Prison Populations and Social Priorities

scales_of_justice1by GENE HOWINGTON

A recent story by Kathleen Miles at Huffington Post about Federal prison populations is another in a long line of stark illustrations of what is wrong with not just our criminal justice system in the United States, but of what is wrong with our government as a whole. Nominally the story is pretty straight forward: an “infographic” breakdown of Federal prison population by type of offense.  To anyone following such social and legal stories, it comes as no surprise that the failed “War on Drugs” accounts for a substantial number of prisoners.  What is more interesting is the story between the lines.  It is a tale of sound and fury, told by a devil living in details, of class warfare, corruption, and the rise of fascism and fall of freedom.  Let’s look at those numbers and what they reveal . . .

Here are the graphics:

2014-03-06-Screenshot20140306at3.09.08PM 2014-03-06-Screenshot20140306at3.09.23PMThe big manifest story is in the numbers for non-violent drug offenses (50.1% of the Federal prisons population) and its next largest contender in immigration offenses (10.6% of the Federal prisons population). At a grand total of 60.7% of the prison population, it isn’t hard to see that convictions are skewed in favor of jailing people for charges in a “war” against our own citizens that even the so-called experts are finally being forced to accept the reality of as a failure to stem drug use and a group of crimes that are really just malum prohibitum statutory offenses in an area of law that has been decried as dysfunctional by immigration professionals and experts for years.  One class is jailed over what is at its core a public health problem and the other class is jailed because our immigration system is so broken it cannot address the realities of an ever mobile ever global population.  To say that is manifestly unfair, unjust and inequitable is not an outrageous claim and may indeed be a bit of an understatement.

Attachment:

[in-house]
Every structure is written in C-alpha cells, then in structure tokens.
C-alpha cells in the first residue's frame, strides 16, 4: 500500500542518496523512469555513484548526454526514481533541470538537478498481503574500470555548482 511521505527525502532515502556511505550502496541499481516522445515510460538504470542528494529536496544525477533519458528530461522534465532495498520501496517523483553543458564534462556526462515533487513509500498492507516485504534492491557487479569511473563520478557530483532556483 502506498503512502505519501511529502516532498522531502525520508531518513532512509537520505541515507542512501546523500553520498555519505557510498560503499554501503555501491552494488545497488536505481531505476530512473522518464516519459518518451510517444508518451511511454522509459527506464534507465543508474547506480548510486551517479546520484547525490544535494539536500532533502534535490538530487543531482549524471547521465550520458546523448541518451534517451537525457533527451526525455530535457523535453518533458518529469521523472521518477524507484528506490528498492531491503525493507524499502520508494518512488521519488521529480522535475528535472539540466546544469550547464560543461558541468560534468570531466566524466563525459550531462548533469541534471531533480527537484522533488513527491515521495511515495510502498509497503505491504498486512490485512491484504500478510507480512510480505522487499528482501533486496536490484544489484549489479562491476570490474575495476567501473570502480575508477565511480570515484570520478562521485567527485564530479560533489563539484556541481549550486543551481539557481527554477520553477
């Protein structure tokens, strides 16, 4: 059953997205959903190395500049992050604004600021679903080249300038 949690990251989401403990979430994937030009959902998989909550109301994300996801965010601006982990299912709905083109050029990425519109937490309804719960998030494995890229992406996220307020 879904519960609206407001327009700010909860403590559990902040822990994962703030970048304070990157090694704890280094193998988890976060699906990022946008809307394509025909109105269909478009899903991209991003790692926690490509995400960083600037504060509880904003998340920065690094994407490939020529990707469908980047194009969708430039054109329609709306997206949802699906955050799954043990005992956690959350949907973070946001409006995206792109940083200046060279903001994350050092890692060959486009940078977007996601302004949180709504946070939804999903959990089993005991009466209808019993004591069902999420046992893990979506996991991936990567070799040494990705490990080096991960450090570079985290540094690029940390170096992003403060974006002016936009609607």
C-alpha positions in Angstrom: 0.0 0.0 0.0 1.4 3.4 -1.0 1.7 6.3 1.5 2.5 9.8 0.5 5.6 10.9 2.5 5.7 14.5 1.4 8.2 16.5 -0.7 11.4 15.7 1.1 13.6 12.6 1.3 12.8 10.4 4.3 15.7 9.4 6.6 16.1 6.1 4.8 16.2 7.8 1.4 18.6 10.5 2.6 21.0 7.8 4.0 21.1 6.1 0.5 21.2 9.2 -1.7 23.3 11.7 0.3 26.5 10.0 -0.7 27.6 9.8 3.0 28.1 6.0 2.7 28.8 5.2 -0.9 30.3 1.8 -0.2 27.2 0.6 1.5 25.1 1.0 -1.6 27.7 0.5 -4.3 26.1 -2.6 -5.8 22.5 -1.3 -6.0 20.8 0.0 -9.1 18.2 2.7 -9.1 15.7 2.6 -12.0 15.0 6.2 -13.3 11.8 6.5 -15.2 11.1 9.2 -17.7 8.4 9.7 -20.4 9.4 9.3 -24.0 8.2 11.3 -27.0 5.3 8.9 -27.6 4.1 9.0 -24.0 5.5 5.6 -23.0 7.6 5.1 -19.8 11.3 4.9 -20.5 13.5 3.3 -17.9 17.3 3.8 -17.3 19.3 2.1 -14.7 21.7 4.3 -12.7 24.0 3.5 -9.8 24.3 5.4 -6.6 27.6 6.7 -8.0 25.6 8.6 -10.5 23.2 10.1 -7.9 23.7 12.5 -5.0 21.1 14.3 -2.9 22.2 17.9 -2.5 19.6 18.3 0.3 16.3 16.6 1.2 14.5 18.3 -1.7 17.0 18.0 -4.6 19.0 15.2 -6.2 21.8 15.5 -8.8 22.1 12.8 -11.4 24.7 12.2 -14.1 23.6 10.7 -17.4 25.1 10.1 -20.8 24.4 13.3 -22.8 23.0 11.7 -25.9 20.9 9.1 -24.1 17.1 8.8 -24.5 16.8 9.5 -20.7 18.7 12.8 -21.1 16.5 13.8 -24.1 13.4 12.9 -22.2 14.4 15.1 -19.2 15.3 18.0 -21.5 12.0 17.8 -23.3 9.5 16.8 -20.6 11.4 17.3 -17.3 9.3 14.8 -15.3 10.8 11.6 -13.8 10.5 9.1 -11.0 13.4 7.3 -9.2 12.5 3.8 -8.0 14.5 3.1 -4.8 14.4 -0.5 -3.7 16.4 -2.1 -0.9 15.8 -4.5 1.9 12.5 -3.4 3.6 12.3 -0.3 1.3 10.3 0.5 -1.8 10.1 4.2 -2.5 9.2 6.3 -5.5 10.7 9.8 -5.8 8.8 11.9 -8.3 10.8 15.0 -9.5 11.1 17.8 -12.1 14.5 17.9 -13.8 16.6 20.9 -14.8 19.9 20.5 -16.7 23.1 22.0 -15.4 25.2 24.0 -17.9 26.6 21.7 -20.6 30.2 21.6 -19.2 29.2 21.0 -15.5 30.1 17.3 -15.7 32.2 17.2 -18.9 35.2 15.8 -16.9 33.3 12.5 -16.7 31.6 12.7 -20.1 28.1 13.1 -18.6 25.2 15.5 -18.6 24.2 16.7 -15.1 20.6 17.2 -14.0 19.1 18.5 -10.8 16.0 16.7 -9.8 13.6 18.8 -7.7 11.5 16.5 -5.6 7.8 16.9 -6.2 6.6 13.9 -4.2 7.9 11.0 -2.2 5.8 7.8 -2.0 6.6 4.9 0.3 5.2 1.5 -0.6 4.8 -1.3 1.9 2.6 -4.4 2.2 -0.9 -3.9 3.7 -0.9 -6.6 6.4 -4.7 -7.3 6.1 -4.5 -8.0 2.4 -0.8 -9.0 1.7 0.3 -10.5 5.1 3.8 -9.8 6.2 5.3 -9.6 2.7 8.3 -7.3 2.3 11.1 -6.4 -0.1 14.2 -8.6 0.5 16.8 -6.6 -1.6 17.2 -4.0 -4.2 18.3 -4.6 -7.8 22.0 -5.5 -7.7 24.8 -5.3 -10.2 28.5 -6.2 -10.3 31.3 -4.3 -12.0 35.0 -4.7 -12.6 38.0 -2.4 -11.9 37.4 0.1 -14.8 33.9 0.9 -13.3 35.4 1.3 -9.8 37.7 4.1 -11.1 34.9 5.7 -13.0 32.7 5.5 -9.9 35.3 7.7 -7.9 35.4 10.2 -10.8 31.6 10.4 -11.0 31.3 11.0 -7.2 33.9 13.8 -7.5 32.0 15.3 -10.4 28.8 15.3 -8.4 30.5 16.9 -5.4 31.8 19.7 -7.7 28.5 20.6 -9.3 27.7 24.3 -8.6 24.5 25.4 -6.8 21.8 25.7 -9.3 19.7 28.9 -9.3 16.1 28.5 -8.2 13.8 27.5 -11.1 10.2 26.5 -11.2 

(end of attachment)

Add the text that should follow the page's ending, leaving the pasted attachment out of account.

But what do these numbers indicate about the priorities of the Department of Justice in pursuing prosecutions of crimes with actual victims – unlike drug and immigration charges?  Say . . . banking, insurance, counterfeiting and embezzlement charges like the kinds of crimes that ruined hundreds of thousands of lives and brought the world economy and the domestic economy to its knees?